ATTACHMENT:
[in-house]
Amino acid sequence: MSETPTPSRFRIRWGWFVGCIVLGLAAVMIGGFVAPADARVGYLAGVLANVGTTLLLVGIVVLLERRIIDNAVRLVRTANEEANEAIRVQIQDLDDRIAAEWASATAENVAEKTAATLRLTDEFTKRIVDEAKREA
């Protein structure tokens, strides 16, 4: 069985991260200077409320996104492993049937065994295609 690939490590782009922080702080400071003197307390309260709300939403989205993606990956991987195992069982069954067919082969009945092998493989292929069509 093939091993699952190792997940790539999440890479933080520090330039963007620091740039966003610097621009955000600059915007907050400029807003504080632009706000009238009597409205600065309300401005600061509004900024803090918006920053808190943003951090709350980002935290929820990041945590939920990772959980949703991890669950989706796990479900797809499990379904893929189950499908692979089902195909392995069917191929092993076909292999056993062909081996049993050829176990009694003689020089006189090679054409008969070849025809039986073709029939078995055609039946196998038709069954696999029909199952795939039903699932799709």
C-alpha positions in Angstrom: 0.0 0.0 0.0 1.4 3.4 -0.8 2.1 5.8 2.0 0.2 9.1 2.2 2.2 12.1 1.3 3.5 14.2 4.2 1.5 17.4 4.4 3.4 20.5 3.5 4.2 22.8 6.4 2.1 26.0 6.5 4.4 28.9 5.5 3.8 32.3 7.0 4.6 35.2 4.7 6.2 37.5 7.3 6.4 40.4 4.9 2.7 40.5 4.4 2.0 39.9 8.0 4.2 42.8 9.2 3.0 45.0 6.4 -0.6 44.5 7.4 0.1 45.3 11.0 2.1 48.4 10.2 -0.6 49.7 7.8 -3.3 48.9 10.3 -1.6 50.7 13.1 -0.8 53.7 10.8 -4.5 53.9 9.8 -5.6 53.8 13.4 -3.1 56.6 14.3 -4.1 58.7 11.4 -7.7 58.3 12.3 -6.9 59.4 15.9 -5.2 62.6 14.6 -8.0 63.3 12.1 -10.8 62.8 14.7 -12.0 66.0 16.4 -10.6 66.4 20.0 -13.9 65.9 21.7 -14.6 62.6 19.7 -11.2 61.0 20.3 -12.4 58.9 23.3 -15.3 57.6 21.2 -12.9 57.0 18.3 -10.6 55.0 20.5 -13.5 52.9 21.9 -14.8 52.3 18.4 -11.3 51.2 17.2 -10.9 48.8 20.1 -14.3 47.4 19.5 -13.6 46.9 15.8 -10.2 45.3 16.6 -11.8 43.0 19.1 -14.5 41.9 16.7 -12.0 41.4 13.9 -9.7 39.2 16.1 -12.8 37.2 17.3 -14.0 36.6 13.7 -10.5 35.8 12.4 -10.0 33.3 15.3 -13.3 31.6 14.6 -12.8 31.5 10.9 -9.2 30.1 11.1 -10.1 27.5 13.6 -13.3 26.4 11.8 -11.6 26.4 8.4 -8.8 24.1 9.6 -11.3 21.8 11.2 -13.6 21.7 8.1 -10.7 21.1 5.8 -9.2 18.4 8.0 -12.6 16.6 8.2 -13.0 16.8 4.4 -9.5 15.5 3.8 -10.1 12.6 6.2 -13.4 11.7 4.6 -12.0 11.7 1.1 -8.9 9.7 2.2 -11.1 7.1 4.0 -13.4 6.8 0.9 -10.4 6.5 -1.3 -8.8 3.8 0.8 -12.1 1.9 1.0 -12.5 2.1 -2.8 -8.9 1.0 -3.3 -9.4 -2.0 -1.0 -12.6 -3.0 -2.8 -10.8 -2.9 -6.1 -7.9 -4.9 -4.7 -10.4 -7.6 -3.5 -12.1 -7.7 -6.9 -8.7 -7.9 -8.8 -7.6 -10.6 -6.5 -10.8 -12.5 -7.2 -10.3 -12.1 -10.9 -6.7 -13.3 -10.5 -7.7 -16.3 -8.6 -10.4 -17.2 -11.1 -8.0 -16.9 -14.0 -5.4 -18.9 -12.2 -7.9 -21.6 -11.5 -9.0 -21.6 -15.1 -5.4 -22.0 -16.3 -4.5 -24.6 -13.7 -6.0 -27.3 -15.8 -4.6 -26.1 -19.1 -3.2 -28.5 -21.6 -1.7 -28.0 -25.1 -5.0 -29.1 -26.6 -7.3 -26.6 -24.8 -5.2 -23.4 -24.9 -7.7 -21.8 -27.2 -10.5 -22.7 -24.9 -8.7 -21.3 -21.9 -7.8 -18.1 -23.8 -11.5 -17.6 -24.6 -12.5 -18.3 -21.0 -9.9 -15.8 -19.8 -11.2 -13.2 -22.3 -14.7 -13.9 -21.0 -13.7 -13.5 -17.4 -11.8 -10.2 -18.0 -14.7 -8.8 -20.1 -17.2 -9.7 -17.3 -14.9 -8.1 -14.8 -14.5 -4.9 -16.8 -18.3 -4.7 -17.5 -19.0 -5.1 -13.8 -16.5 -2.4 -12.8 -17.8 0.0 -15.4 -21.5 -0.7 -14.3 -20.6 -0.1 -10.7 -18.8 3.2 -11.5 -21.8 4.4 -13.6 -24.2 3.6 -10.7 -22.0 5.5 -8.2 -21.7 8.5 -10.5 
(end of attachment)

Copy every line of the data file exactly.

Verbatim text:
[in-house]
Amino acid sequence: MSETPTPSRFRIRWGWFVGCIVLGLAAVMIGGFVAPADARVGYLAGVLANVGTTLLLVGIVVLLERRIIDNAVRLVRTANEEANEAIRVQIQDLDDRIAAEWASATAENVAEKTAATLRLTDEFTKRIVDEAKREA
């Protein structure tokens, strides 16, 4: 069985991260200077409320996104492993049937065994295609 690939490590782009922080702080400071003197307390309260709300939403989205993606990956991987195992069982069954067919082969009945092998493989292929069509 093939091993699952190792997940790539999440890479933080520090330039963007620091740039966003610097621009955000600059915007907050400029807003504080632009706000009238009597409205600065309300401005600061509004900024803090918006920053808190943003951090709350980002935290929820990041945590939920990772959980949703991890669950989706796990479900797809499990379904893929189950499908692979089902195909392995069917191929092993076909292999056993062909081996049993050829176990009694003689020089006189090679054409008969070849025809039986073709029939078995055609039946196998038709069954696999029909199952795939039903699932799709």
C-alpha positions in Angstrom: 0.0 0.0 0.0 1.4 3.4 -0.8 2.1 5.8 2.0 0.2 9.1 2.2 2.2 12.1 1.3 3.5 14.2 4.2 1.5 17.4 4.4 3.4 20.5 3.5 4.2 22.8 6.4 2.1 26.0 6.5 4.4 28.9 5.5 3.8 32.3 7.0 4.6 35.2 4.7 6.2 37.5 7.3 6.4 40.4 4.9 2.7 40.5 4.4 2.0 39.9 8.0 4.2 42.8 9.2 3.0 45.0 6.4 -0.6 44.5 7.4 0.1 45.3 11.0 2.1 48.4 10.2 -0.6 49.7 7.8 -3.3 48.9 10.3 -1.6 50.7 13.1 -0.8 53.7 10.8 -4.5 53.9 9.8 -5.6 53.8 13.4 -3.1 56.6 14.3 -4.1 58.7 11.4 -7.7 58.3 12.3 -6.9 59.4 15.9 -5.2 62.6 14.6 -8.0 63.3 12.1 -10.8 62.8 14.7 -12.0 66.0 16.4 -10.6 66.4 20.0 -13.9 65.9 21.7 -14.6 62.6 19.7 -11.2 61.0 20.3 -12.4 58.9 23.3 -15.3 57.6 21.2 -12.9 57.0 18.3 -10.6 55.0 20.5 -13.5 52.9 21.9 -14.8 52.3 18.4 -11.3 51.2 17.2 -10.9 48.8 20.1 -14.3 47.4 19.5 -13.6 46.9 15.8 -10.2 45.3 16.6 -11.8 43.0 19.1 -14.5 41.9 16.7 -12.0 41.4 13.9 -9.7 39.2 16.1 -12.8 37.2 17.3 -14.0 36.6 13.7 -10.5 35.8 12.4 -10.0 33.3 15.3 -13.3 31.6 14.6 -12.8 31.5 10.9 -9.2 30.1 11.1 -10.1 27.5 13.6 -13.3 26.4 11.8 -11.6 26.4 8.4 -8.8 24.1 9.6 -11.3 21.8 11.2 -13.6 21.7 8.1 -10.7 21.1 5.8 -9.2 18.4 8.0 -12.6 16.6 8.2 -13.0 16.8 4.4 -9.5 15.5 3.8 -10.1 12.6 6.2 -13.4 11.7 4.6 -12.0 11.7 1.1 -8.9 9.7 2.2 -11.1 7.1 4.0 -13.4 6.8 0.9 -10.4 6.5 -1.3 -8.8 3.8 0.8 -12.1 1.9 1.0 -12.5 2.1 -2.8 -8.9 1.0 -3.3 -9.4 -2.0 -1.0 -12.6 -3.0 -2.8 -10.8 -2.9 -6.1 -7.9 -4.9 -4.7 -10.4 -7.6 -3.5 -12.1 -7.7 -6.9 -8.7 -7.9 -8.8 -7.6 -10.6 -6.5 -10.8 -12.5 -7.2 -10.3 -12.1 -10.9 -6.7 -13.3 -10.5 -7.7 -16.3 -8.6 -10.4 -17.2 -11.1 -8.0 -16.9 -14.0 -5.4 -18.9 -12.2 -7.9 -21.6 -11.5 -9.0 -21.6 -15.1 -5.4 -22.0 -16.3 -4.5 -24.6 -13.7 -6.0 -27.3 -15.8 -4.6 -26.1 -19.1 -3.2 -28.5 -21.6 -1.7 -28.0 -25.1 -5.0 -29.1 -26.6 -7.3 -26.6 -24.8 -5.2 -23.4 -24.9 -7.7 -21.8 -27.2 -10.5 -22.7 -24.9 -8.7 -21.3 -21.9 -7.8 -18.1 -23.8 -11.5 -17.6 -24.6 -12.5 -18.3 -21.0 -9.9 -15.8 -19.8 -11.2 -13.2 -22.3 -14.7 -13.9 -21.0 -13.7 -13.5 -17.4 -11.8 -10.2 -18.0 -14.7 -8.8 -20.1 -17.2 -9.7 -17.3 -14.9 -8.1 -14.8 -14.5 -4.9 -16.8 -18.3 -4.7 -17.5 -19.0 -5.1 -13.8 -16.5 -2.4 -12.8 -17.8 0.0 -15.4 -21.5 -0.7 -14.3 -20.6 -0.1 -10.7 -18.8 3.2 -11.5 -21.8 4.4 -13.6 -24.2 3.6 -10.7 -22.0 5.5 -8.2 -21.7 8.5 -10.5 